Protecting Your Child from Sun Damage
Sun exposure usually can do more harm than good, because sun damage begins in childhood. Ultraviolet (UV) rays can cause sunburn today, and wrinkles, age spots, and skin cancer years later. Although skin cancer in children is rare, the most common form of skin cancer, basal cell carcinoma, has been found in children. The most deadly form of skin cancer, melanoma, can develop later in life from just one severe childhood sunburn.
Sun protection should begin when your children are infants. Harmful UV rays can penetrate clouds, so be sure your children are protected even on cloudy days.
Clothing: One of the best ways to protect your children is to dress them in a hat with a brim and light-colored, tightly woven clothes. Experts recommend lightweight long sleeves and long pants.
Sunglasses: Childhood sun exposure can also damage the eye’s lens and retina and lead to cataracts later in life. Children and babies should wear sunglasses even if they are in the sun for a short time. Sunglasses that block 99 to 100 percent of UV rays have a special chemical in the lens and are the only ones that protect. Buy sunglasses that say “blocks 99 percent of UV rays” or “UV absorption to 400 nm.”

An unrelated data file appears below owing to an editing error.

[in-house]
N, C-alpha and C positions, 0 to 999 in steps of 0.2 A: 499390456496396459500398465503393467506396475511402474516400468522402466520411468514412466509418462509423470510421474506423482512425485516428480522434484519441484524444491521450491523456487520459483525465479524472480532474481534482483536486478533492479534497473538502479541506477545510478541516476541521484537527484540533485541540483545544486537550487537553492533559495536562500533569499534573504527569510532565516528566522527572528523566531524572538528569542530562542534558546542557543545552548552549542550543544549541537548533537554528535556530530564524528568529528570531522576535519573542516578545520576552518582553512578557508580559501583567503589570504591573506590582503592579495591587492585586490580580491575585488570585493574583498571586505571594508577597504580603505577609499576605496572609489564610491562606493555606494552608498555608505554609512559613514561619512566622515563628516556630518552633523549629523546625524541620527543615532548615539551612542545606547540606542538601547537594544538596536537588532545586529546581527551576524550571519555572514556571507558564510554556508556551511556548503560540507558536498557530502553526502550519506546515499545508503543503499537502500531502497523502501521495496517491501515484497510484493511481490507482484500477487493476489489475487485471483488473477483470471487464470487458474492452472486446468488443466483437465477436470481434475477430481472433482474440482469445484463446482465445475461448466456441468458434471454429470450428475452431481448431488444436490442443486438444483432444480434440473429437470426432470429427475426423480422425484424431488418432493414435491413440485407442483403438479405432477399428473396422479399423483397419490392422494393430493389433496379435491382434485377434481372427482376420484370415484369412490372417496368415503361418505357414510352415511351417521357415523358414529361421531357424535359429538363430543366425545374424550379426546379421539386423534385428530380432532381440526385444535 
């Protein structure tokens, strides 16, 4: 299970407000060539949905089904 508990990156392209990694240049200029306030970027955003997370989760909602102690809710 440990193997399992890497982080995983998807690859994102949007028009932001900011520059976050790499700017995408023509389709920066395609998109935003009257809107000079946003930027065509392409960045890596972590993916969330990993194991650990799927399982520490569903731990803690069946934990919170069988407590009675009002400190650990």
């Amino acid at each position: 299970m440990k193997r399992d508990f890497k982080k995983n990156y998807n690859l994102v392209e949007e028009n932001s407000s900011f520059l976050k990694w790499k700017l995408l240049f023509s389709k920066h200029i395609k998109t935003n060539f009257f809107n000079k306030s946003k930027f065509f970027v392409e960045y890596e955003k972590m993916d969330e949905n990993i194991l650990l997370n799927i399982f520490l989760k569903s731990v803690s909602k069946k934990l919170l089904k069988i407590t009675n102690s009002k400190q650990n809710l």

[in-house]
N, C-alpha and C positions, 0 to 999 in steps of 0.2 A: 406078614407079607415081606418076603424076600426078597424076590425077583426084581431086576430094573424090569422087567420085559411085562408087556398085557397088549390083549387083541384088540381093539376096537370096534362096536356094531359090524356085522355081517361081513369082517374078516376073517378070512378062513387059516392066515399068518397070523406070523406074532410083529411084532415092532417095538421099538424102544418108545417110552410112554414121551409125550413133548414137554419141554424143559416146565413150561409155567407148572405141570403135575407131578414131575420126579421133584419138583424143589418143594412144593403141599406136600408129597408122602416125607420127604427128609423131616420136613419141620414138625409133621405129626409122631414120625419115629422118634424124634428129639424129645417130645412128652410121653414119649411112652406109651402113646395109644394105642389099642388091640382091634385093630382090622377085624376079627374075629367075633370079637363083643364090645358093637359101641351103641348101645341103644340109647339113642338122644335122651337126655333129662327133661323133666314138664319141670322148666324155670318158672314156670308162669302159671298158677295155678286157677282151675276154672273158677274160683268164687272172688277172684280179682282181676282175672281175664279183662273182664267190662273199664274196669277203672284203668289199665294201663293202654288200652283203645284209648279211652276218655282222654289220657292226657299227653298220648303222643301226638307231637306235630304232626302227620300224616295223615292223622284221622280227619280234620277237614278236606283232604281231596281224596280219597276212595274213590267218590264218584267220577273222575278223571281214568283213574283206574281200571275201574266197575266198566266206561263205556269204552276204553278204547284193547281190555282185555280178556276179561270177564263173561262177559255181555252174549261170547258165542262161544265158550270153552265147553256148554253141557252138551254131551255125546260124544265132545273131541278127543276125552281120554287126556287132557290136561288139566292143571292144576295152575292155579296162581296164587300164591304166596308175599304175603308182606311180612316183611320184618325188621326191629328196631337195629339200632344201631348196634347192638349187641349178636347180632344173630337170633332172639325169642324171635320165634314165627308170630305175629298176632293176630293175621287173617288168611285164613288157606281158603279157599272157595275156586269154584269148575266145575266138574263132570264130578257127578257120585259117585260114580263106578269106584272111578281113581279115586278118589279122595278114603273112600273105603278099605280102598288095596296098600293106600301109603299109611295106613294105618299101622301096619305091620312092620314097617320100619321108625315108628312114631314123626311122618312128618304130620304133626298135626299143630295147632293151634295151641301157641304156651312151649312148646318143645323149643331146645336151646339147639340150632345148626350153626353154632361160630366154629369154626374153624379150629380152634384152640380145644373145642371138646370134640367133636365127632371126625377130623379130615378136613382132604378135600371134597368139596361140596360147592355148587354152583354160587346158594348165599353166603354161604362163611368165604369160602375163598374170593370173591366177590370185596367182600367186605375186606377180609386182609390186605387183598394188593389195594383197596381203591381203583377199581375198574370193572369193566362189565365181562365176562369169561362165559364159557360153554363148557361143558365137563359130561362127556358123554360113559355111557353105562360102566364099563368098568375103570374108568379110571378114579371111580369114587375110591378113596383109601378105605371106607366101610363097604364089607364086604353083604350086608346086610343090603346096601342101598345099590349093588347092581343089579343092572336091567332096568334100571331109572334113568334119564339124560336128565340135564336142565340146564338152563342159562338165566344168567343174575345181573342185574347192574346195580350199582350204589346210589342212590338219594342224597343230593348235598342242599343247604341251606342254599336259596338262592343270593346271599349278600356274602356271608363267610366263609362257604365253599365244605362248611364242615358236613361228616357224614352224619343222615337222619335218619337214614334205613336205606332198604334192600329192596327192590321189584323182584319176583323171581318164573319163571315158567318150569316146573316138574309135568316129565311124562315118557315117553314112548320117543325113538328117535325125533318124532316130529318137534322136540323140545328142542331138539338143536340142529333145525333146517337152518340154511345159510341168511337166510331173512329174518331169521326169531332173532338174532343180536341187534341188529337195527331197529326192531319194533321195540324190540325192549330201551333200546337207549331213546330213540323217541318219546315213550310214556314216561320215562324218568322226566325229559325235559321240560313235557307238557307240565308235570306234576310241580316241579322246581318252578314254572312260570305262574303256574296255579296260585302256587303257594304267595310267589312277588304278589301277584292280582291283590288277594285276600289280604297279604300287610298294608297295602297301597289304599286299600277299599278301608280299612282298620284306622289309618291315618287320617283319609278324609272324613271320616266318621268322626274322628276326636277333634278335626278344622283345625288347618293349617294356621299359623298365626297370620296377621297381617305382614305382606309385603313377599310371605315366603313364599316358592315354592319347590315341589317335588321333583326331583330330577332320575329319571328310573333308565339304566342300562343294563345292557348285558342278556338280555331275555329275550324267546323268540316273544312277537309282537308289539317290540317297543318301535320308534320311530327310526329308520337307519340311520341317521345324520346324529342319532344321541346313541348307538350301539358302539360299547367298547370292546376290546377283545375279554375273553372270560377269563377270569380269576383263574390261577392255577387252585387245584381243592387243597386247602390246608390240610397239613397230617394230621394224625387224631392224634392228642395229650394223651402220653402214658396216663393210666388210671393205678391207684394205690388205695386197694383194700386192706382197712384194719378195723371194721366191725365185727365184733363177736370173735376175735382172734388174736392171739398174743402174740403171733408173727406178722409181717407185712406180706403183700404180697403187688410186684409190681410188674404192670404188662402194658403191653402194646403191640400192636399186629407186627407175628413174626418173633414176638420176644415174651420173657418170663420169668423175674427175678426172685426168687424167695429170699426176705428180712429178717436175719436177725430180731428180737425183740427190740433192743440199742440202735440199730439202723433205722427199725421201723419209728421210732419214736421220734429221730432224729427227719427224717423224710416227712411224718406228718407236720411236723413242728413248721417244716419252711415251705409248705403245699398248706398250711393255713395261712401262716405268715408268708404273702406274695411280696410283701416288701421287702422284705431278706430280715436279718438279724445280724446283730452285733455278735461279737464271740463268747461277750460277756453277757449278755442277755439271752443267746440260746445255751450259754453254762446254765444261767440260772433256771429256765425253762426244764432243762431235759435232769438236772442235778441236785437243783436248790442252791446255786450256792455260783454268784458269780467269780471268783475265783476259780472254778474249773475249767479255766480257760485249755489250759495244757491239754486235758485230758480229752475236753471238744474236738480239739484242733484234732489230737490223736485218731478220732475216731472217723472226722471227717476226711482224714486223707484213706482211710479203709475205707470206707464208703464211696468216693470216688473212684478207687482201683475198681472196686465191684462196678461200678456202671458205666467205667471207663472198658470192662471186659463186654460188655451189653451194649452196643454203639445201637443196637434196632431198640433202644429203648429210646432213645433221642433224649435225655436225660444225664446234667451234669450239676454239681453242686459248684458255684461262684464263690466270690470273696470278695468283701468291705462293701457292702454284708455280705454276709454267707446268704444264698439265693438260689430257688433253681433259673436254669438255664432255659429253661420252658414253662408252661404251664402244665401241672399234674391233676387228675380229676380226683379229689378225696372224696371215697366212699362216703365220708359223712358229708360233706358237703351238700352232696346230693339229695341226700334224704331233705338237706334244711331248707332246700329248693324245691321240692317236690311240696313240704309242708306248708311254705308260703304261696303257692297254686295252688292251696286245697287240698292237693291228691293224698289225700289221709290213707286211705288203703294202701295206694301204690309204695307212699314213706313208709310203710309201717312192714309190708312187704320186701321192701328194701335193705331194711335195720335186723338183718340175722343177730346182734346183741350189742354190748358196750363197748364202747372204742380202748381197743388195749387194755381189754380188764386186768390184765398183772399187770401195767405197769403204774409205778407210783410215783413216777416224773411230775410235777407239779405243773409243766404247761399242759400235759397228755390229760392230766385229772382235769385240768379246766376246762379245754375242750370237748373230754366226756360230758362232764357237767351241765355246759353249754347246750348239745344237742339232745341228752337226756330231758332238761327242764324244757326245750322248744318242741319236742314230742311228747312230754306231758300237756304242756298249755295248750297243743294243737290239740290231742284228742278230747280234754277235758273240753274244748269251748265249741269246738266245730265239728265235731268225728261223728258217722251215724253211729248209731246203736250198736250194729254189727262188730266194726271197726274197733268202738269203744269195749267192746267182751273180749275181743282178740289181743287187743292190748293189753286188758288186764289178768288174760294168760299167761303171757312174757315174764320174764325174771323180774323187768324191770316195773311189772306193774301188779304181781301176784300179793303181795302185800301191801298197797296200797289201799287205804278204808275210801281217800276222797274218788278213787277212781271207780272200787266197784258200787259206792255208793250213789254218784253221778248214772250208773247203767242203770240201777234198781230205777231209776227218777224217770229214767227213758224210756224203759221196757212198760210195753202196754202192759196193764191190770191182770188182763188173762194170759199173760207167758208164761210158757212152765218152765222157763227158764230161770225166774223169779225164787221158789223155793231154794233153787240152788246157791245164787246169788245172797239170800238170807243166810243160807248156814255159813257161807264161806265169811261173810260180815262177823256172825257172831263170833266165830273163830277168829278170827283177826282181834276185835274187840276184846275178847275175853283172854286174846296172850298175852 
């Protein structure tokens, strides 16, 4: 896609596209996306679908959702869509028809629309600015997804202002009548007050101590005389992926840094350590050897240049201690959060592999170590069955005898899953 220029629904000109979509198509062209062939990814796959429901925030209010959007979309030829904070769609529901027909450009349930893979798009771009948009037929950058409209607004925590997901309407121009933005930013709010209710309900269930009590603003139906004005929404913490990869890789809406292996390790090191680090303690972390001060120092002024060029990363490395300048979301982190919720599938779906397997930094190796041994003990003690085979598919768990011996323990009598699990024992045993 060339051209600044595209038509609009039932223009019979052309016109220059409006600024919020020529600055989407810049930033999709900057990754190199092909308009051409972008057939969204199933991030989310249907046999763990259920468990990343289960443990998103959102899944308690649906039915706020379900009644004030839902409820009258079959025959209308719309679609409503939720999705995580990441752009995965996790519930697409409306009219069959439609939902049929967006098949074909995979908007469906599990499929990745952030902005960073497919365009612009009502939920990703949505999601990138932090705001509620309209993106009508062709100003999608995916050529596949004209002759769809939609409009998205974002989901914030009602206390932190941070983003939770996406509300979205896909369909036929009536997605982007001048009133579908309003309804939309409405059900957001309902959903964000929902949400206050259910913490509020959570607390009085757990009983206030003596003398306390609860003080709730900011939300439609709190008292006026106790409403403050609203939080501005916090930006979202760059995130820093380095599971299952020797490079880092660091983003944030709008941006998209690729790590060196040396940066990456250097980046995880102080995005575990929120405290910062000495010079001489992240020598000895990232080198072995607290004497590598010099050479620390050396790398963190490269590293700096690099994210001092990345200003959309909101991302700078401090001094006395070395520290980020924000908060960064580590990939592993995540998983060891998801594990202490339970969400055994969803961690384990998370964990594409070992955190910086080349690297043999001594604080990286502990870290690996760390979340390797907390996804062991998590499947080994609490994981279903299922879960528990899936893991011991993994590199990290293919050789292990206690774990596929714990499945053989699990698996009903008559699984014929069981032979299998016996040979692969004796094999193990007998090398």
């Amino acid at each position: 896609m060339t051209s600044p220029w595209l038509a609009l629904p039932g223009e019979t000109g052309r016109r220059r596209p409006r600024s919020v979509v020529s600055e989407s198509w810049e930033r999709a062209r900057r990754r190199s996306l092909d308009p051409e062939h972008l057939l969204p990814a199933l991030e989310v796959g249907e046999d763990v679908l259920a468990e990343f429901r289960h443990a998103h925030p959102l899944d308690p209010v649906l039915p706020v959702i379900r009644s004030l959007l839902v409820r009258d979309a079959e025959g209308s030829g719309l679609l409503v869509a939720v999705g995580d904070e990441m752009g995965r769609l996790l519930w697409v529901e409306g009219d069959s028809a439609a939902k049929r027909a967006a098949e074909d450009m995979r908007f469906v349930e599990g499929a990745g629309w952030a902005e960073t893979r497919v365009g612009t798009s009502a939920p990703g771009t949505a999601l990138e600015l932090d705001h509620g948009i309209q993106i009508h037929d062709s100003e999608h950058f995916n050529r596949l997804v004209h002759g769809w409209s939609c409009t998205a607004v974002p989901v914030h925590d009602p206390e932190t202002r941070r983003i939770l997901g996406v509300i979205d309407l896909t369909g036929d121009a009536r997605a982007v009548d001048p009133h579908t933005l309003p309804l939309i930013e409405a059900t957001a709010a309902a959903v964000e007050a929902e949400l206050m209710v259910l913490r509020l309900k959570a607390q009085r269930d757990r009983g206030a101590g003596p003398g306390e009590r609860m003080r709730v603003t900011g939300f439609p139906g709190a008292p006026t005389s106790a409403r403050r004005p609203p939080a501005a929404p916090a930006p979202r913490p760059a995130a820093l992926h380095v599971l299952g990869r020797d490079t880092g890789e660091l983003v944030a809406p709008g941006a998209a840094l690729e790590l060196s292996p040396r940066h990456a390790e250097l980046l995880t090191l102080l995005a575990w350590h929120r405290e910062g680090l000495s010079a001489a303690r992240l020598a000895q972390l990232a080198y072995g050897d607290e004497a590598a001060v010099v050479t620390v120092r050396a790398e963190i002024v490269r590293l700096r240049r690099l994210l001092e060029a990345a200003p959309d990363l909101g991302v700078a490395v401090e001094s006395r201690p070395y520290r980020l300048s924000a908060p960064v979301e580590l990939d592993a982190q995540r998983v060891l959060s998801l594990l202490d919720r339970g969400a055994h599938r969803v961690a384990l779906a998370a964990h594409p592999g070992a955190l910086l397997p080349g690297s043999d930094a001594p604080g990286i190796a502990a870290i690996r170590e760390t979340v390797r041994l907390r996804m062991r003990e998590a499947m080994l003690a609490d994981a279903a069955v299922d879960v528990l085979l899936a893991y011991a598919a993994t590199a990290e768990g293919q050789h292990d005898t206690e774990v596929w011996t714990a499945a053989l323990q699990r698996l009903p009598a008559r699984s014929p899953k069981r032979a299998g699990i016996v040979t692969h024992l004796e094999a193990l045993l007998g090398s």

Sunscreen: Cover all exposed skin with a liberal amount of a broad-spectrum, water-resistant sunscreen with an SPF of at least 30. “Broad-spectrum” guards against both ultraviolet A (UVA) and ultraviolet B (UVB) rays. Reapply every two hours.
It’s best to keep babies younger than 6 months out of the sun completely or shade their stroller with an umbrella. Sunscreen use should be avoided if possible in babies younger than 6 months. If adequate clothing and shade are not available, parents can apply a minimal amount of sunscreen to small areas, such as the infant’s face and the back of the hands.
Parents should have their children stay out of the sun between 10 a.m. and 4 p.m., when it is the strongest.
Keeping Kids Healthy
Find a pediatrician that’s right for your family: